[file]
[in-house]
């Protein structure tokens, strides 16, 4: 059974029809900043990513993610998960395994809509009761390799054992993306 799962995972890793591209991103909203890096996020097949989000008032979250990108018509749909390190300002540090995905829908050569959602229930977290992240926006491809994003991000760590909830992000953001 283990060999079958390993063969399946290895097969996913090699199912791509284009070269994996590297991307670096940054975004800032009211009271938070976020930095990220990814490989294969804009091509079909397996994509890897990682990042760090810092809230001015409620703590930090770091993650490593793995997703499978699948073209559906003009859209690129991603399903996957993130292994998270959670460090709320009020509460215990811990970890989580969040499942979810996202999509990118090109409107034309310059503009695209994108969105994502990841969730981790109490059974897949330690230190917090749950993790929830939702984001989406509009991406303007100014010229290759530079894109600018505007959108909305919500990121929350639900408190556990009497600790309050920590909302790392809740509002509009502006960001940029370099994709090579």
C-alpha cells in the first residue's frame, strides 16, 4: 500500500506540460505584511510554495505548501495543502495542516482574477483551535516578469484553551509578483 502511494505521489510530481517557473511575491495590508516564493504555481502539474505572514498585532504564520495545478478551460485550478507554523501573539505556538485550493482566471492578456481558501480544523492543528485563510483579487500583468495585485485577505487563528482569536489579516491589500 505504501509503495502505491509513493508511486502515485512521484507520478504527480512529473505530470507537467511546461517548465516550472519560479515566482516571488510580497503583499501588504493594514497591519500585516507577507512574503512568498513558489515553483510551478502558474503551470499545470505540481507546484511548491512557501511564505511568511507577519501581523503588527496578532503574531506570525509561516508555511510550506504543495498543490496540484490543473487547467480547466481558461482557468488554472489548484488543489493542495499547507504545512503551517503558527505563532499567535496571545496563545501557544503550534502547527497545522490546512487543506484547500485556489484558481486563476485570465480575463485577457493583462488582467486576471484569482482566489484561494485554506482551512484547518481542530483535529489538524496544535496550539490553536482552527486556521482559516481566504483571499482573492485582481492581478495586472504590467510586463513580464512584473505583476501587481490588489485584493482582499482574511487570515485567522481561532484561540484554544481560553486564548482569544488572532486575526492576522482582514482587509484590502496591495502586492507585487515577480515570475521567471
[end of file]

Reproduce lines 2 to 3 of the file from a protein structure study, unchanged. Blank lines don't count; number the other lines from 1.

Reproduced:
């Protein structure tokens, strides 16, 4: 059974029809900043990513993610998960395994809509009761390799054992993306 799962995972890793591209991103909203890096996020097949989000008032979250990108018509749909390190300002540090995905829908050569959602229930977290992240926006491809994003991000760590909830992000953001 283990060999079958390993063969399946290895097969996913090699199912791509284009070269994996590297991307670096940054975004800032009211009271938070976020930095990220990814490989294969804009091509079909397996994509890897990682990042760090810092809230001015409620703590930090770091993650490593793995997703499978699948073209559906003009859209690129991603399903996957993130292994998270959670460090709320009020509460215990811990970890989580969040499942979810996202999509990118090109409107034309310059503009695209994108969105994502990841969730981790109490059974897949330690230190917090749950993790929830939702984001989406509009991406303007100014010229290759530079894109600018505007959108909305919500990121929350639900408190556990009497600790309050920590909302790392809740509002509009502006960001940029370099994709090579």
C-alpha cells in the first residue's frame, strides 16, 4: 500500500506540460505584511510554495505548501495543502495542516482574477483551535516578469484553551509578483 502511494505521489510530481517557473511575491495590508516564493504555481502539474505572514498585532504564520495545478478551460485550478507554523501573539505556538485550493482566471492578456481558501480544523492543528485563510483579487500583468495585485485577505487563528482569536489579516491589500 505504501509503495502505491509513493508511486502515485512521484507520478504527480512529473505530470507537467511546461517548465516550472519560479515566482516571488510580497503583499501588504493594514497591519500585516507577507512574503512568498513558489515553483510551478502558474503551470499545470505540481507546484511548491512557501511564505511568511507577519501581523503588527496578532503574531506570525509561516508555511510550506504543495498543490496540484490543473487547467480547466481558461482557468488554472489548484488543489493542495499547507504545512503551517503558527505563532499567535496571545496563545501557544503550534502547527497545522490546512487543506484547500485556489484558481486563476485570465480575463485577457493583462488582467486576471484569482482566489484561494485554506482551512484547518481542530483535529489538524496544535496550539490553536482552527486556521482559516481566504483571499482573492485582481492581478495586472504590467510586463513580464512584473505583476501587481490588489485584493482582499482574511487570515485567522481561532484561540484554544481560553486564548482569544488572532486575526492576522482582514482587509484590502496591495502586492507585487515577480515570475521567471